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Word of the Week: Stick

Man with stick

The word ‘gallivanting’ came up the other day and I thought, “Great! That’s Word of the Week taken care of.” But on further investigation, it turned out that ‘gallivanting’, for all its syllables and connotations of wanton behaviour, is a rather one-dimensional word with very little to say for itself. A word of no known origin but possibly derived from ‘gallant’. How disappointing.

But just as I was about to close the book on ‘gallivanting’, another word caught my eye; a word that is synonymous with ‘gallivant’. “Surely not ‘stick’!” I hear you cry. No, not stick. Not yet. The word that caught my eye was ‘gad’.

Gad, like gallivant, conjures up images of dandies prancing about from place to place, possibly on a horse, possibly not, generally being irresponsible. It has its spin-offs too: gadabout (one who gads) and gadfly (another one who gads).

“What about the stick?” I hear you sigh. Stick with it, it’s coming.

The verb ‘to gad’ seems to have been popular in the 1400s, when it meant ‘to hurry’. It derived this meaning from the noun ‘gad’, which was a pointed stick for driving oxen. That’s right, specifically for driving oxen. How you distinguish a pointed stick for driving oxen from any other pointed stick is anyone’s guess.

“Hey, Waulter!” (Waulter was a popular name in those days). “Hey, Waulter! Drive that ox for me, will you?”

“Sorry, Godefryd. No can do. I haven’t got my gad with me.”

“Well, can’t you just use that long, pointed stick over there?”

“Pfff! Naive. That’s a beehive poking stick.”

Back in the Dark Ages, Germanic tribes developed a fondness for words involving lots of Gs and Ds and the occasional Z and they all meant something thin and pointy. In some cases it was a rod, in others it was a nail or a spike. From these came the word ‘gad’, but also ‘yard’. The yard-arm of a ship is so called because of its shape, not because of its length. Let’s face it, if it was only a yard long the ship would probably fall over or something.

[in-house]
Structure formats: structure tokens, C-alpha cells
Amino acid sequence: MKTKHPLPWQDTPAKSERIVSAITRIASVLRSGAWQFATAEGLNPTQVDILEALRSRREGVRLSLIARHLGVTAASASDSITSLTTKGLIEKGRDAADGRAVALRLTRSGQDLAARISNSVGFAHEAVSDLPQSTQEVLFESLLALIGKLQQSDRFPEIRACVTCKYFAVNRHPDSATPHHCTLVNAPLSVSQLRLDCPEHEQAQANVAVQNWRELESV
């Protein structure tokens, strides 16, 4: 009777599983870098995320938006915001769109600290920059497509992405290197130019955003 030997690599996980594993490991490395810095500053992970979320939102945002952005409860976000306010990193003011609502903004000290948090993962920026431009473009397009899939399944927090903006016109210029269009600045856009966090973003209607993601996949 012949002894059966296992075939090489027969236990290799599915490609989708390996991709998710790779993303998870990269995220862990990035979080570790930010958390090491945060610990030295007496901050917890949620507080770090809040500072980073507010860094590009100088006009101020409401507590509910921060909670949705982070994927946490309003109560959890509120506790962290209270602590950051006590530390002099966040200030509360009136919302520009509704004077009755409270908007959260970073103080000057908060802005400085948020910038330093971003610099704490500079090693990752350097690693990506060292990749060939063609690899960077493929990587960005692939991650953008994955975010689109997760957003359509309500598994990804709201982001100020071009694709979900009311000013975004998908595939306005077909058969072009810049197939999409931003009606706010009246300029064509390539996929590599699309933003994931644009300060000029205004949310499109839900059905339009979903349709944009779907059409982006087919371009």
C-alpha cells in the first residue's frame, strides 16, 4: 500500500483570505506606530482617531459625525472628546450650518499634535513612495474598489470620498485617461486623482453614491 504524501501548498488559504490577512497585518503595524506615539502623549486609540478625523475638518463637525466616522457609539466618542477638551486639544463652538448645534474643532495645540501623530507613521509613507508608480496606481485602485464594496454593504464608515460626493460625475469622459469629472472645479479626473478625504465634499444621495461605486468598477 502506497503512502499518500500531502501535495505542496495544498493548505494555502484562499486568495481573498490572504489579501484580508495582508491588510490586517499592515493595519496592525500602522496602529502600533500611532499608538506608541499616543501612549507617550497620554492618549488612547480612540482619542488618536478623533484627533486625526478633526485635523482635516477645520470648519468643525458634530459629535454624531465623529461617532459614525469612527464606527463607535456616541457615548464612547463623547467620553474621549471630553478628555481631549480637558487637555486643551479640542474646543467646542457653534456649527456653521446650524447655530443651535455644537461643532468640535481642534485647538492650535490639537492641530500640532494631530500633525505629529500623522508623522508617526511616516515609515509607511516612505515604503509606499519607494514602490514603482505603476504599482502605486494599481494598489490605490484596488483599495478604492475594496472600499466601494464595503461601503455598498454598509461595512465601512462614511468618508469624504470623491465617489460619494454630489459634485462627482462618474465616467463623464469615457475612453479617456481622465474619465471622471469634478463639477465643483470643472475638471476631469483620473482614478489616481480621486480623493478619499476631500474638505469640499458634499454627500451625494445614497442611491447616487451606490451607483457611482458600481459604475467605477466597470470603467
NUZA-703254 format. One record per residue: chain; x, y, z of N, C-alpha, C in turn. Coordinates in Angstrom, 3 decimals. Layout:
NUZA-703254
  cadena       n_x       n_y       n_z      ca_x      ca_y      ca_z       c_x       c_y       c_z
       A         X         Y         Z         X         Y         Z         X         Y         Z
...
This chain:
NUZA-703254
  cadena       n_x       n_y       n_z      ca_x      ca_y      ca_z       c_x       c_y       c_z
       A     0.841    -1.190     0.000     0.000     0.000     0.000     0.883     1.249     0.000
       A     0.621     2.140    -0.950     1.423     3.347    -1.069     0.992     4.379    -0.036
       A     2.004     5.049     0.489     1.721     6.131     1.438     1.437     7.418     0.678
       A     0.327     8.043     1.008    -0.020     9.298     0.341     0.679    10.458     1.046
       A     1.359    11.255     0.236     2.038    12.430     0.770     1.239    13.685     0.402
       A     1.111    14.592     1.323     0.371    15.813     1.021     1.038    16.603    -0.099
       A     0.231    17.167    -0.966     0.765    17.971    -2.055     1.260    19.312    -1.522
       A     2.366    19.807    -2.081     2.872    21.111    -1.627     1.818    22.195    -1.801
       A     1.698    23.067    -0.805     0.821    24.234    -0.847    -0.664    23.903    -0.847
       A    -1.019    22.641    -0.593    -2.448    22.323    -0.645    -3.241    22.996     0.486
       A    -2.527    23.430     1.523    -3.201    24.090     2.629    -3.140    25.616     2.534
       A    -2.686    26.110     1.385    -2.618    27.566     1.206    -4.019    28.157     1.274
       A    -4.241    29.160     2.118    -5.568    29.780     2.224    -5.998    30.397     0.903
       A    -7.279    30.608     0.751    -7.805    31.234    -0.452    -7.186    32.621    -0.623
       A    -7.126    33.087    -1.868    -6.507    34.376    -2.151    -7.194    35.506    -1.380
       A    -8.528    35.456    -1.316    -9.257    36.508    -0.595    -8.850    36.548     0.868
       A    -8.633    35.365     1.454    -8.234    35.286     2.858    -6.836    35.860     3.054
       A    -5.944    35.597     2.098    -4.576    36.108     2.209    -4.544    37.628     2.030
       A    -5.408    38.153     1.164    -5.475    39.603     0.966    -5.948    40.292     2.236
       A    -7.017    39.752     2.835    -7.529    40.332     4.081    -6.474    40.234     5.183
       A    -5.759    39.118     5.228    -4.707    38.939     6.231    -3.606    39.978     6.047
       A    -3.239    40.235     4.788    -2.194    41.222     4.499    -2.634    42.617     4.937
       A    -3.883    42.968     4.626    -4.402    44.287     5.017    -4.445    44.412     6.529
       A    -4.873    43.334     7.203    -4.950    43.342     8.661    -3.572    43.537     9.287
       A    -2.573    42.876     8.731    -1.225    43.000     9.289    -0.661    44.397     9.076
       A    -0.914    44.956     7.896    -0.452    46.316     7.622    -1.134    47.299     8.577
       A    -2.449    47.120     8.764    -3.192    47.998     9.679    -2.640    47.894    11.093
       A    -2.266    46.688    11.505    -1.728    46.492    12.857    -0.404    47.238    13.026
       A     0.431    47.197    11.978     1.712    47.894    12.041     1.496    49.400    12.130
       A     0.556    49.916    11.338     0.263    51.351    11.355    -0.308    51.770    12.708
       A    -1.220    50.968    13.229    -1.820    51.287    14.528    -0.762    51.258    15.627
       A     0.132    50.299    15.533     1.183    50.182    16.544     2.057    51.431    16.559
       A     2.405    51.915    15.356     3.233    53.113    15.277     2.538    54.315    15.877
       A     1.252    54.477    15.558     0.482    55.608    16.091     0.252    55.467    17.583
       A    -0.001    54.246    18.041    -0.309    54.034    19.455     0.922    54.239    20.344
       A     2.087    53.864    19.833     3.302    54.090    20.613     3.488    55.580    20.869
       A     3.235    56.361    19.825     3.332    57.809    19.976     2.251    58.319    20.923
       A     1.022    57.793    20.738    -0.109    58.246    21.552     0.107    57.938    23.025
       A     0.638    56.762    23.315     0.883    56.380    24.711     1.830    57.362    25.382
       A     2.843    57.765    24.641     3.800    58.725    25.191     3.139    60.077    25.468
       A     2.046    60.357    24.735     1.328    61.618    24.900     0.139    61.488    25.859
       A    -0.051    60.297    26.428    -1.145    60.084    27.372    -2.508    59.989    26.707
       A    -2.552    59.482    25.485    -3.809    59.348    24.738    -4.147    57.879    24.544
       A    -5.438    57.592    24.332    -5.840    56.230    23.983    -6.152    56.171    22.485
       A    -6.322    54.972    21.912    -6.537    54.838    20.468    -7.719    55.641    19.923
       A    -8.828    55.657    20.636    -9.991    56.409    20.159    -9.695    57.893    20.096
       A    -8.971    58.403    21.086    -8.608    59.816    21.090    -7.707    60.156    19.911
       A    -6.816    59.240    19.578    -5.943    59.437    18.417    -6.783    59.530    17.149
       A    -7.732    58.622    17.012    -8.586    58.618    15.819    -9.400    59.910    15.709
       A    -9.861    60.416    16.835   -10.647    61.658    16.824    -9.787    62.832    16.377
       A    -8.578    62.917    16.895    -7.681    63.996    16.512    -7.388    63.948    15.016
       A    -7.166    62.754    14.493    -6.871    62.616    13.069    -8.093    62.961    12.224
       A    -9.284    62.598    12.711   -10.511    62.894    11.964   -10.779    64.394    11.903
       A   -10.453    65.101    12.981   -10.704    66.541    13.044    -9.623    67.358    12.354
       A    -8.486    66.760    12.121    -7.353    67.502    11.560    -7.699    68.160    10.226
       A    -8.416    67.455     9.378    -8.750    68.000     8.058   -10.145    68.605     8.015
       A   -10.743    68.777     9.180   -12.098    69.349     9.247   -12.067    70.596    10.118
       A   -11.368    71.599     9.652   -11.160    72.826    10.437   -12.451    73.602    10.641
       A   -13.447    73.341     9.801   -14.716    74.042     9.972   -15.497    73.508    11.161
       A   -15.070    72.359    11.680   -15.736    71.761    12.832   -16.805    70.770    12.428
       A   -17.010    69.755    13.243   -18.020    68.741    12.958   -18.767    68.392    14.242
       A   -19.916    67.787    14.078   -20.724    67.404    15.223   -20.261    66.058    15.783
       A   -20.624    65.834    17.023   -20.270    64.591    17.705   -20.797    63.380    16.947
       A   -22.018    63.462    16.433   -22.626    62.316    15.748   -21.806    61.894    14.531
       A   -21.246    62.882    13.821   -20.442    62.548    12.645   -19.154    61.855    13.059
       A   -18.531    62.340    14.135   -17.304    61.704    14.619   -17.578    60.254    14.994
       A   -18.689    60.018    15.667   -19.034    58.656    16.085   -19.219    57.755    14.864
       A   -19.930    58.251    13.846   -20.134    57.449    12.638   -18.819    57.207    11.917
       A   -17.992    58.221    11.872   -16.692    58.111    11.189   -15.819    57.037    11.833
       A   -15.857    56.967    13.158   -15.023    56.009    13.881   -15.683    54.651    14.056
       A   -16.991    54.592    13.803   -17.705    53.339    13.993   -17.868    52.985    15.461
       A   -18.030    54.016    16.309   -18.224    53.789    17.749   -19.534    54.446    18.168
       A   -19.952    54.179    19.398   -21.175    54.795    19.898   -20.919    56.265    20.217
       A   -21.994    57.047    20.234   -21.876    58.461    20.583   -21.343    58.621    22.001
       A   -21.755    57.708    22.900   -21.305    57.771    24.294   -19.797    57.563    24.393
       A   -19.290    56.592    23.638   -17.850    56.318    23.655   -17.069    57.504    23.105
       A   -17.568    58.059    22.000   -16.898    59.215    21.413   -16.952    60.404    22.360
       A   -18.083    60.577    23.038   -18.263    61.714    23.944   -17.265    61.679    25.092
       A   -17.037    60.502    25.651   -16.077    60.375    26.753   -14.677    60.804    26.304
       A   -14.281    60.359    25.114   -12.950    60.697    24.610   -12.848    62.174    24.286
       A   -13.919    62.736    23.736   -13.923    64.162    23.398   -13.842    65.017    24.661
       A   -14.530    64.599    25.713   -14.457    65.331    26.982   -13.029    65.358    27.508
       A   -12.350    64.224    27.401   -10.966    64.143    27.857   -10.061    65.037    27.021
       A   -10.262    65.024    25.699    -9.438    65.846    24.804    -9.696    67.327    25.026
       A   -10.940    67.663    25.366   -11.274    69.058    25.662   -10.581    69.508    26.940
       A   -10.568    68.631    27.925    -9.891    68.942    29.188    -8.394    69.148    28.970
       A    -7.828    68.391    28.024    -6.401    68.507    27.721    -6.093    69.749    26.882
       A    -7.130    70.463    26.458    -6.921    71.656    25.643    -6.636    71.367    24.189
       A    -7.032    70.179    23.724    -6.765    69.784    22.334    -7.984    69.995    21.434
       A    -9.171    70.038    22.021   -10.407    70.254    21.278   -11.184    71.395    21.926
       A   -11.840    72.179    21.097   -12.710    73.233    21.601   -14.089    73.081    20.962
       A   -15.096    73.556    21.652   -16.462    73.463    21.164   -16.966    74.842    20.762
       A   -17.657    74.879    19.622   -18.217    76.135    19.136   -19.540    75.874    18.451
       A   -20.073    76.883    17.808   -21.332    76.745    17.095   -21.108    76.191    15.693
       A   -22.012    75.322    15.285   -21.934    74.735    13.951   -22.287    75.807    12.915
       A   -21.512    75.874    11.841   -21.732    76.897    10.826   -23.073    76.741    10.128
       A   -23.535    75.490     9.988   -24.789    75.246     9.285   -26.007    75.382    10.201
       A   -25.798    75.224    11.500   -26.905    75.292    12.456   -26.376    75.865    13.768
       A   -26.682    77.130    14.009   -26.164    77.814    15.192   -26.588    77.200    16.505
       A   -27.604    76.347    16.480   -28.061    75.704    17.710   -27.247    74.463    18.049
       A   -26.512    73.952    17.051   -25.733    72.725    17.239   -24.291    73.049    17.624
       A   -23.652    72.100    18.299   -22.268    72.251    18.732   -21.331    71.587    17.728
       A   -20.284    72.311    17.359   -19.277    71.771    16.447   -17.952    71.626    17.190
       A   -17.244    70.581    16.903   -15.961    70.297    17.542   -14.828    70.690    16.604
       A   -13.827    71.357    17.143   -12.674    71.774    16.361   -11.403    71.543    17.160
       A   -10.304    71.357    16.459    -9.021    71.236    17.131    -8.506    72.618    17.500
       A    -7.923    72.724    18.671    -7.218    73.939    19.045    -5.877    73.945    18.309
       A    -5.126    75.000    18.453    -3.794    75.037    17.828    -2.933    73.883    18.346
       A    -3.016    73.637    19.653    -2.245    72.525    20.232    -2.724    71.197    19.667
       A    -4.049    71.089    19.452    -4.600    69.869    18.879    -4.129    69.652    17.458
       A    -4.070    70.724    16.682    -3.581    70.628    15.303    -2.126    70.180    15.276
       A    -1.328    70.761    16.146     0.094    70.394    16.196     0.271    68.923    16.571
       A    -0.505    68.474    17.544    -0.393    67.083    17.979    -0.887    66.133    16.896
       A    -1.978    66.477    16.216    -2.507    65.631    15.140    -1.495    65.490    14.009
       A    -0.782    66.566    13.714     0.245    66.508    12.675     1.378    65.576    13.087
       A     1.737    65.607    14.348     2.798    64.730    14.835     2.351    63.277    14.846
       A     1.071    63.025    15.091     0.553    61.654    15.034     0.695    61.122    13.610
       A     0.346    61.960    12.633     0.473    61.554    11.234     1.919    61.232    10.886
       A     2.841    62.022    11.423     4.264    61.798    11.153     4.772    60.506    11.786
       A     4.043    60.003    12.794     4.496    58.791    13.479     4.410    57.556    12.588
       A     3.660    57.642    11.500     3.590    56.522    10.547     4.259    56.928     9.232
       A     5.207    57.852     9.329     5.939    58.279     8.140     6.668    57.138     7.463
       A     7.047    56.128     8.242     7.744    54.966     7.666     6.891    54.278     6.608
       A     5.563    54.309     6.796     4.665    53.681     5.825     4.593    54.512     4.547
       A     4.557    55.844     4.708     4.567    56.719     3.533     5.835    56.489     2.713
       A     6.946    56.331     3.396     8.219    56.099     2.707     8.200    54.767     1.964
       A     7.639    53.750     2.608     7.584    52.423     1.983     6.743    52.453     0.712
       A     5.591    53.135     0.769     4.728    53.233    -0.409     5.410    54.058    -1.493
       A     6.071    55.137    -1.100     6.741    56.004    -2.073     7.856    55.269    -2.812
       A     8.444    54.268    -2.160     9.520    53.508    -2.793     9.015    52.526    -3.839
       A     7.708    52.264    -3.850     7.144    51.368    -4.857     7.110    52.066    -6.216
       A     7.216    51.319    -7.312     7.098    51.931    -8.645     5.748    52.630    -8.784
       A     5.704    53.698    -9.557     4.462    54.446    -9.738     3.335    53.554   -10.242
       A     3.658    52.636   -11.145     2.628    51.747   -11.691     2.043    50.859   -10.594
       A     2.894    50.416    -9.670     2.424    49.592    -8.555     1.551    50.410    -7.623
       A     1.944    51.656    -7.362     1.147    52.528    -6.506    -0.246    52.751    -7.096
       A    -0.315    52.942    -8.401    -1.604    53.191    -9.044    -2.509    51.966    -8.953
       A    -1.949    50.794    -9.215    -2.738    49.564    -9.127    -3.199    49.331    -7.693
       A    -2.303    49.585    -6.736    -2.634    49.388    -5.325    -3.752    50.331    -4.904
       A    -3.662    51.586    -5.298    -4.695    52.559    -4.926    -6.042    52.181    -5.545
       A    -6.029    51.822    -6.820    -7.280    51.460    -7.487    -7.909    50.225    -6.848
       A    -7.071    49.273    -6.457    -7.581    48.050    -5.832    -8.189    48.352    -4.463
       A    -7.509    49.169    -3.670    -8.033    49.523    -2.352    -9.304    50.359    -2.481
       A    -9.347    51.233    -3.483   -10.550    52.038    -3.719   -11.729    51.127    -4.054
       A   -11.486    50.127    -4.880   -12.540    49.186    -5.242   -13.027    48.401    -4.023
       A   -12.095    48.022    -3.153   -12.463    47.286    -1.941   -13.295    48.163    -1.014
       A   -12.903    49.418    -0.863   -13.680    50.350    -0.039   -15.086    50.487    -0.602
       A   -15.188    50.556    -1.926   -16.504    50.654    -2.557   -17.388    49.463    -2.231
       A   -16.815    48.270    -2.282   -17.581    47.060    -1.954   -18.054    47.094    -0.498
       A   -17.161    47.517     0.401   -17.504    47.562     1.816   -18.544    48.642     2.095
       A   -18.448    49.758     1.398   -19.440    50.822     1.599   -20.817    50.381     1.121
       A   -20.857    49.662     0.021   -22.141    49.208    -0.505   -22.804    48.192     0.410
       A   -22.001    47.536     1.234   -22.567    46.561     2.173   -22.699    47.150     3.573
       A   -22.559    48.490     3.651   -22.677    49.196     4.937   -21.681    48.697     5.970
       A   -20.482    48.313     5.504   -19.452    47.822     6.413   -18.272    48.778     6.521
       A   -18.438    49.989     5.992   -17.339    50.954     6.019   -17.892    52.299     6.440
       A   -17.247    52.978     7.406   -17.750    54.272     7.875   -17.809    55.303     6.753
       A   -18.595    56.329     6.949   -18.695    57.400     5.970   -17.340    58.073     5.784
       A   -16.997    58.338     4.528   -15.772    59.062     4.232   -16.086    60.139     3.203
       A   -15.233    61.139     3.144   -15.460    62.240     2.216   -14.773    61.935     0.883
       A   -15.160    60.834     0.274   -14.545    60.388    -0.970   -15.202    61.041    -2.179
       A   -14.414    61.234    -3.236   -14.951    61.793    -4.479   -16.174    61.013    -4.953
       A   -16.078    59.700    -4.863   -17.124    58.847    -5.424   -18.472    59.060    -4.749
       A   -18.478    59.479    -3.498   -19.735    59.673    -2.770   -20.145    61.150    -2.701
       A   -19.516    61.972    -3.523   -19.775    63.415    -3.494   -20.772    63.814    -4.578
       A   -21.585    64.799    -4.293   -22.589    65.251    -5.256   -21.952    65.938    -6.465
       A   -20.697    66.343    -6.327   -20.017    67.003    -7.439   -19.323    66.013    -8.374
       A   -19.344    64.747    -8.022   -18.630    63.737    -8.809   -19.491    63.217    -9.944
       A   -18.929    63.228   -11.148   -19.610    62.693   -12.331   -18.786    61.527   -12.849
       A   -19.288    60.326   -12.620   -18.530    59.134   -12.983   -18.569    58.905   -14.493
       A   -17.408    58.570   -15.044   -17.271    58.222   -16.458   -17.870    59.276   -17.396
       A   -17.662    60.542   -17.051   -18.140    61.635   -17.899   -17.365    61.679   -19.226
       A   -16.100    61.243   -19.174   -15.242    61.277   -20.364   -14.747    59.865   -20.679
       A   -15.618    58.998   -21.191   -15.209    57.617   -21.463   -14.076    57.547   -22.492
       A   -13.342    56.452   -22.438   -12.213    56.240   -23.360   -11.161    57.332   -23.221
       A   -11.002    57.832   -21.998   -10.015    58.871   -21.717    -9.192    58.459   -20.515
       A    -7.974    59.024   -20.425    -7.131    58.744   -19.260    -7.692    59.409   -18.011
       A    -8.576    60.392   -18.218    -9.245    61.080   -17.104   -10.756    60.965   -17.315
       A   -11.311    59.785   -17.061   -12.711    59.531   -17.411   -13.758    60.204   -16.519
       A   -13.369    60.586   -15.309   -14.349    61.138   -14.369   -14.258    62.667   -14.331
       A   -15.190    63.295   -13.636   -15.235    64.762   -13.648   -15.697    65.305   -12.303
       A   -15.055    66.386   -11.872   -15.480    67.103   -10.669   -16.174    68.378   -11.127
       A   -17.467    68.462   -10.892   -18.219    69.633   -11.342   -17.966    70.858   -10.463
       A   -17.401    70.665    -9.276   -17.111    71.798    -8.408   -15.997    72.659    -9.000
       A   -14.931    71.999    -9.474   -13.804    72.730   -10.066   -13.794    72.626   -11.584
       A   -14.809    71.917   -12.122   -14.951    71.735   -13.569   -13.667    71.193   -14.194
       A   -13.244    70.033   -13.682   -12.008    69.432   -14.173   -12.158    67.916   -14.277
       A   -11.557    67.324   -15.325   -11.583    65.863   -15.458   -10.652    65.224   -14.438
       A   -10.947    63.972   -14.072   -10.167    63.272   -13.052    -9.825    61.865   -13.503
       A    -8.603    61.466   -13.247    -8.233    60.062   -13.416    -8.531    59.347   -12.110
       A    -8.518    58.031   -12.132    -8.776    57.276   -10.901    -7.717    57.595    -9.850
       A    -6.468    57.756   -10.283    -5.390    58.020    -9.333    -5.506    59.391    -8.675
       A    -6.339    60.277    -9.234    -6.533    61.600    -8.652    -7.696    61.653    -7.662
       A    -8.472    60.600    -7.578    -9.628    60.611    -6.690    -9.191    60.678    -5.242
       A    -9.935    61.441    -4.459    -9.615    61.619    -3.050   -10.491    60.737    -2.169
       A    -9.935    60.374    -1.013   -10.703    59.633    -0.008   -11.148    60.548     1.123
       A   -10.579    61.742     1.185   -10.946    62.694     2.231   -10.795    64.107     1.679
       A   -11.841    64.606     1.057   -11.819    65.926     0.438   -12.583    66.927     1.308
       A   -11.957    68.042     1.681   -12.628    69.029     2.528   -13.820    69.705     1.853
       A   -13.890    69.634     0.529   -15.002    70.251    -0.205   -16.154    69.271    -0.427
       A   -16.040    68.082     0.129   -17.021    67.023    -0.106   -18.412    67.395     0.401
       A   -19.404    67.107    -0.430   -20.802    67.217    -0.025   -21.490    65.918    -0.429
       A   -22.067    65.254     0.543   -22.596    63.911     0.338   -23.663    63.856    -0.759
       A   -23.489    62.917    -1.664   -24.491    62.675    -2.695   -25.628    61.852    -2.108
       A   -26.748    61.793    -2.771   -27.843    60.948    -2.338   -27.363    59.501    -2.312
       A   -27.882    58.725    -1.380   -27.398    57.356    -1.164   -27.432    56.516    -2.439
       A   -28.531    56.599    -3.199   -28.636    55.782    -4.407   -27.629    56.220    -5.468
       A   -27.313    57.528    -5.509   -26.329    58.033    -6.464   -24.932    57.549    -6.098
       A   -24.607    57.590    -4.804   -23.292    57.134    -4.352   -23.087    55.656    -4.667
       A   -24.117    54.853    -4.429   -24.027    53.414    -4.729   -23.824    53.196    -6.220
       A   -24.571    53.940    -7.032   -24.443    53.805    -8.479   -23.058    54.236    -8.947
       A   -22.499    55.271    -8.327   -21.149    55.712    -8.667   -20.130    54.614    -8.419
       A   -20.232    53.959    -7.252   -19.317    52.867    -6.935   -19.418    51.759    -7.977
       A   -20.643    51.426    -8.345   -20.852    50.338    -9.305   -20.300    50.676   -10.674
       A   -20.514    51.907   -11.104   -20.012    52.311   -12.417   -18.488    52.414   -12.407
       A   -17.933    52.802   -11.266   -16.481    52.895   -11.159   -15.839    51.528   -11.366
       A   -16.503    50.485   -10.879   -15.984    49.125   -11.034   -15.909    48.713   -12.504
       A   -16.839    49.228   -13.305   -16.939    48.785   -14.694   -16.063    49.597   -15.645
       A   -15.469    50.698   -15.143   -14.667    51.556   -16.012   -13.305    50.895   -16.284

Clearly words containing Gs and Ds weren’t the origin of the word ‘stick’, though. That was the German ‘stecken’, which meant to stab or prick. In other words, what you might do with a gad, rather than the gad itself. But there is a point at which the bloodline of the two words merges. Both have their roots in the Latin ‘instigare’, which meant (you guessed it) instigate or (you may not have guessed) goad. And from goad it is but a short step to gad.

So why is this joke funny?
Q: What’s brown and sticky?
A: A stick.
A stick isn’t sticky, unless you’ve stuck it in a beehive. But because sticks were used for sticking into things, the verb ‘to stick’ came to apply to anything that was fixed in place, whether that was through the use of drawing pins or glue.

If you’re a stickler for the correct use of these words, though, you might be disappointed to learn that ‘stickler’ has no ancestral relationship with ‘stick’ and, therefore, no place in this article. Sorry about that. I just thought it was interesting that ‘stickler’ comes from the 16th century word ‘stickle’, which meant to mediate, not from ‘stick’ which didn’t.

More interesting than gallivant anyway.

Stuck for words? Get in touch to talk about how Balance can make your content more sticky.